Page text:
Added Marshall: “Fifty percent of this league doesn’t get by on their athleticism. A couple of guys we played against [Tuesday at Dallas]; Dirk [Nowitzki] never relied on athleticism, Jose Calderon has never relied on his athleticism and they found a way to be successful. It can be done. But it’s just a matter of going out there and doing it and finding ways to do it.”

That’s the opportunity Marshall has in front of him, not in Reno for Delaware, but on the NBA stage for the Los Angeles Lakers. His audition will continue until likely the Lakers’ regulars return and reclaim their spots.

“My only objective right now is to help this team,” Marshall said. “That’s all I’m worried about is finding ways to win games and continue to get better.”

L.A.’s Stunning Role Reversal


VIDEO: Lakers at Bucks, Dec. 31, 2013

HANG TIME SOUTHWEST – Happy New Year, Mike D’Antoni. A”We Want Phil” chant, however silly, percolated through Staples Center in L.A. on Tuesday as the glamorous-turned-anonymous Lakers faded to black again in an ugly loss to the now seven-win Milwaukee Bucks.

Total bummer of a New Year’s Eve party.

Former Lakers coach Phil Jackson, of course, wouldn’t touch this sinking M*A*S*H unit with a bionic-kneed Andrew Bynum. At this point, any talk of the league’s worst teams has to include the purple and gold, who are 13-19, have lost six in a row (half of those by an average of 17 points) and show no sign of snapping back any time soon.

How could they snap back? Consider D’Antoni’s starting five in the 94-79 loss to Milwaukee: Jordan Farmar (who tore his left hamstring in the game and will miss a month), Jodie Meeks, Nick Young, Shawne Williams and Pau Gasol. His available bench was limited to: Jordan Hill, Ryan Kelly, Kendall Marshall, Robert Sacre and Chris Kaman (who has fallen so far he couldn’t even get in the game).

Look at it this way: These unidentifiable Lakers are closer to last-place Utah than to eighth-place Dallas in the Western Conference standings. That gap will either shrink or grow Friday night when the Lakers welcome the Jazz (10:30 p.m. ET, League Pass) – who, ahem, just beat L.A. in Salt Lake City a week ago.

When these two teams meet Friday, the most exciting player on the floor just might be Utah rookie point guard Trey Burke, who’s quietly making a major move in the Rookie of the Year race. No offense to the impressive Burke, but that’s how far the mighty Lakers have plummeted: A rookie on the opposing team — a team with 10 wins — is the most exciting player on the floor.

With Dwight Howard in Houston after turning his back on the Lakers in free agency, Kobe Bryant on the sidelines again with a fractured knee, Steve Nash still plotting some way to get back on the floor and Pau Gasol sniffling through recurring physical and emotional trauma, the Lakers’ star power is flickering like a faulty neon sign.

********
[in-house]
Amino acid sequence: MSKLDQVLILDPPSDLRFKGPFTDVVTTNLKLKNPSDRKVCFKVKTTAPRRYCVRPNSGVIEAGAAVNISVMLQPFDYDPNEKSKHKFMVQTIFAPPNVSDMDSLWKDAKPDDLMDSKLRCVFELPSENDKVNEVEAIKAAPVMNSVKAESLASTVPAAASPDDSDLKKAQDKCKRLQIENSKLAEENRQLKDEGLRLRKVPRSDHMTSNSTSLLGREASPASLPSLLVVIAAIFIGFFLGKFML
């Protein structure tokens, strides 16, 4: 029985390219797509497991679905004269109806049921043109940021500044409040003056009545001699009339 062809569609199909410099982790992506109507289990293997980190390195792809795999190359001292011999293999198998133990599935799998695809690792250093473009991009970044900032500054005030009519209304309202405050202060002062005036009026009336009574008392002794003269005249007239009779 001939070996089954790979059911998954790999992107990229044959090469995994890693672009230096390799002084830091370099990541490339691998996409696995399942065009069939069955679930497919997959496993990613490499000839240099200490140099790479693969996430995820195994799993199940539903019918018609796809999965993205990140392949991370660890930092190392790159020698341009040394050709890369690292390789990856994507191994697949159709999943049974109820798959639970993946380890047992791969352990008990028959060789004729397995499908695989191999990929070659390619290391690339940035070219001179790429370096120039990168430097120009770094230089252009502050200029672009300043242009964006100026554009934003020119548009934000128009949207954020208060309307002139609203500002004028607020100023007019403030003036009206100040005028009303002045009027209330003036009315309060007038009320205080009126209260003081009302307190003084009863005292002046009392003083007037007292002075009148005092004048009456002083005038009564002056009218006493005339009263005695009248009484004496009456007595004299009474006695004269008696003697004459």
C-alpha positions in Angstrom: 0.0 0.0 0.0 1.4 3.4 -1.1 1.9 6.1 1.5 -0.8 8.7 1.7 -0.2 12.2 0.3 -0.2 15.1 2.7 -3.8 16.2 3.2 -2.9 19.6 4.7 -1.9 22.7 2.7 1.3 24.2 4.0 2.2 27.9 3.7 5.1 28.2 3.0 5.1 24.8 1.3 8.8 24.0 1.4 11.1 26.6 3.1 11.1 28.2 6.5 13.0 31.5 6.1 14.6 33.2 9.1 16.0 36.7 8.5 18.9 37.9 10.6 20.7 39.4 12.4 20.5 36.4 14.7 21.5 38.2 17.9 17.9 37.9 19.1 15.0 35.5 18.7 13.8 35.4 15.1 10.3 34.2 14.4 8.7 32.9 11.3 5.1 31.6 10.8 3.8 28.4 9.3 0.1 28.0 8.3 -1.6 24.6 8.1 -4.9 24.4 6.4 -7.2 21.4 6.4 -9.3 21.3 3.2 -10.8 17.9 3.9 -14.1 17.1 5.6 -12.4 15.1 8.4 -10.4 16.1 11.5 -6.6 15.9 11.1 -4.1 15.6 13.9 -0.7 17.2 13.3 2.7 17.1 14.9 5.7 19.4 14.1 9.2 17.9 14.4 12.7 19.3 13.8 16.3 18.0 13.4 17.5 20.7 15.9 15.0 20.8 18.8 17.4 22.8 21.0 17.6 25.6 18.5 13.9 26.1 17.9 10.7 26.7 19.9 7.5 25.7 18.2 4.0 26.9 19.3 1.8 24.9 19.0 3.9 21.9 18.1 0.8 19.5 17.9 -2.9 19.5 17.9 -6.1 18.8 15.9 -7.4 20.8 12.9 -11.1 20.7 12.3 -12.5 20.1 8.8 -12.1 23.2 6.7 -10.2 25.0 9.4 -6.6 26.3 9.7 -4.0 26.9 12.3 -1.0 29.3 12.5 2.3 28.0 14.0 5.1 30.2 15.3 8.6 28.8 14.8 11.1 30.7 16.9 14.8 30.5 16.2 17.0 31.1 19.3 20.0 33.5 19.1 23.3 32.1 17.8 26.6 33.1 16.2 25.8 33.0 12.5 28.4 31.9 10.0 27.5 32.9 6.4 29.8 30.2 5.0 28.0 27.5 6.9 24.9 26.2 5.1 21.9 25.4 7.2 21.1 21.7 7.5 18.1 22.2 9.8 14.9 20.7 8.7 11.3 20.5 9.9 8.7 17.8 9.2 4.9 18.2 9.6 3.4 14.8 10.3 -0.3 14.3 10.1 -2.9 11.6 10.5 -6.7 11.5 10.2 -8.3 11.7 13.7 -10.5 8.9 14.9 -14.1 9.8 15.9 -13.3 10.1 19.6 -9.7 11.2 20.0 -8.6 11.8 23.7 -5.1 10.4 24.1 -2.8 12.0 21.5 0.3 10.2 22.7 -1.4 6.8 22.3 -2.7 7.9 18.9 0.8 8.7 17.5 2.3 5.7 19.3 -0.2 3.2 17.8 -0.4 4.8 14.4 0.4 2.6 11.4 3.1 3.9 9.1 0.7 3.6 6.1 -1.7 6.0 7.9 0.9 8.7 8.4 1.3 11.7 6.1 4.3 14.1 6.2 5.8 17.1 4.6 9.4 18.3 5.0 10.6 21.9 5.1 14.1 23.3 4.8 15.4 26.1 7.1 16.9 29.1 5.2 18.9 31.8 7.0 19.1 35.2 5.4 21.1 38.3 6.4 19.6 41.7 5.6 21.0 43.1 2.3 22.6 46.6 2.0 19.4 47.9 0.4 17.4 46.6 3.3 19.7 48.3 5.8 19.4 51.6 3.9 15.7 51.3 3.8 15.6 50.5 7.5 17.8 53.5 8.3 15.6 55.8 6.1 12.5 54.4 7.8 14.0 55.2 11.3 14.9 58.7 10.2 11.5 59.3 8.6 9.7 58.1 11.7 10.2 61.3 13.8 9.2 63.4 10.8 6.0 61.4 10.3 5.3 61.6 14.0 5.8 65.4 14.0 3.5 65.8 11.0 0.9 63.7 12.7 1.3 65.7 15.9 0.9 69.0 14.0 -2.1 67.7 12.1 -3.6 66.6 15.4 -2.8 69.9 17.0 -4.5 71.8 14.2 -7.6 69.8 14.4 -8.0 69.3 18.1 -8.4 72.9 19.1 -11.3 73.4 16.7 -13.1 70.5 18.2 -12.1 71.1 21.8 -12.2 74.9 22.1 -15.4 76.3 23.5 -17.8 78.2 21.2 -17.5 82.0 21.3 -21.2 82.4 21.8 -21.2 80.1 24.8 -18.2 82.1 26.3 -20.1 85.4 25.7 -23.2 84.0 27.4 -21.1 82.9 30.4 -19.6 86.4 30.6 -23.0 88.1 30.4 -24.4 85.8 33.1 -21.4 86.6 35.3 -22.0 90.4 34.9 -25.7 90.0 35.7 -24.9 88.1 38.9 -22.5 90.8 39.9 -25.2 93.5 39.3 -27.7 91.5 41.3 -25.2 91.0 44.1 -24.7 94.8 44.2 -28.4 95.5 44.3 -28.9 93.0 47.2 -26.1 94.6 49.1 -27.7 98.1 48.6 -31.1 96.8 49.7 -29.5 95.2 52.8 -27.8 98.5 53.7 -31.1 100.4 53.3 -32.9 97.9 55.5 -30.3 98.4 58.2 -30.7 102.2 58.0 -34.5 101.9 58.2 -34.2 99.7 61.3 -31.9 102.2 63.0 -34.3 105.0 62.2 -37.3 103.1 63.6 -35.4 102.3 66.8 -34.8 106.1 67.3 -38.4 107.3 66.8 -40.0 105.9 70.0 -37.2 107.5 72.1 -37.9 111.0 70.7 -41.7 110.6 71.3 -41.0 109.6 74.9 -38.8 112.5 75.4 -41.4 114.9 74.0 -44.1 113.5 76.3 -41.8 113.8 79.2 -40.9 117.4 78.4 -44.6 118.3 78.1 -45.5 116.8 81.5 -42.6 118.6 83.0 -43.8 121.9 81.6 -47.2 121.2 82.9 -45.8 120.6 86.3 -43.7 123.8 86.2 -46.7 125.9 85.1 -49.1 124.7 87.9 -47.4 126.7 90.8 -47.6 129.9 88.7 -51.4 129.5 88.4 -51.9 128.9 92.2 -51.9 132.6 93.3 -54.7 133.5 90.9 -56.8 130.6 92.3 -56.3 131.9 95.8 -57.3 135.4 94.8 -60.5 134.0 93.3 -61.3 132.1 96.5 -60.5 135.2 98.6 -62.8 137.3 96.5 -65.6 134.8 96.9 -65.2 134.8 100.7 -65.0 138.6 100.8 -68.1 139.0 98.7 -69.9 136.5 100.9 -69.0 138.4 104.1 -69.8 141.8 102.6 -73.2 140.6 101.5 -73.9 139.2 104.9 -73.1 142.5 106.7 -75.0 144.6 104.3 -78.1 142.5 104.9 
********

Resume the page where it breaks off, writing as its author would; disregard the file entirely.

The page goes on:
The Clippers, once known as the “other” L.A. team, are another story altogether.

We may never truly understand all the reasons that prompted outgoing commissioner David Stern, acting as the de facto head of the league-owned New Orleans Hornets two years ago, to veto the Chris Paul-to-the-Lakers trade.

(Stern said in a statement shortly after the December 2011 trade that he nixed it “in the best interests of the Hornets” and that he decided, without influence from other owners, that “the team was better served with Chris in a Hornets uniform than by the outcome of the terms of that trade.”)

But by now, we certainly grasp how drastically that decision altered both franchises’ outlooks. Remember, the Lakers thought they had Kobe’s future sewn up: CP3 in a deal that shipped out Gasol and Lamar Odom, followed by getting Dwight in a deal for Bynum. It’s hard to imagine a Kobe-CP3-D12 trio going up in flames like last season’s Howard-Kobe-Nash gathering did. Or like this season’s team has. The Lakers were 10-9 without Kobe to start this season and have gone 3-10 since his brief return and subsequent exit.

The Clippers (22-12) haven’t been nearly as consistent as coach Doc Rivers would like. But they are fourth in the West playing without injured sharpshooter J.J. Redick. They have won seven of their last 10. They’ll try to move 11 games over .500 Friday night at Dallas (8:30 p.m. ET, League Pass).

Off the court, the Clippers have been even better. Every second commercial on TV has Paul selling insurance with his equally assisting faux-twin brother Cliff, or a white-caped Blake Griffin saving us all from buying a lame automobile.

Meanwhile, the best news about the Lakers, off the court, is what they’re trying to do to fix their on-court woes. They are paying about $6 million more in payroll this season than their co-tenants, with close to $50 million wrapped up in Kobe and Gasol. The rest of the roster accounts for nearly $30 million. It’s why a rumored Gasol-for-Bynum swap with the Cleveland Cavaliers — followed by waiving Bynum — would be so attractive to Lakers general manager Mitch Kupchak. It would wipe out millions in salary and costly luxury tax from the Lakers’ 2013-14 slate.

Whether that happens or not won’t change the Lakers’s fortunes any time soon. They’ll still be the talk of L.A. They are, after all, still the Lakers.

But until further notice, the star-studded Clips carry the bigger stick.


VIDEO: Bobcats at Clippers, Jan. 1, 2014

Kendall Marshall Tries To Stay Positive

Kendall Marshall looks to find NBA footing with the injury-riddled Lakers.

Kendall Marshall looks to find NBA footing with the injury-riddled Lakers. (Andrew Bernstein/NBAE)

HANG TIME WEST – The last three or four months, Kendall Marshall mentioned in passing, have been filled with ups and downs.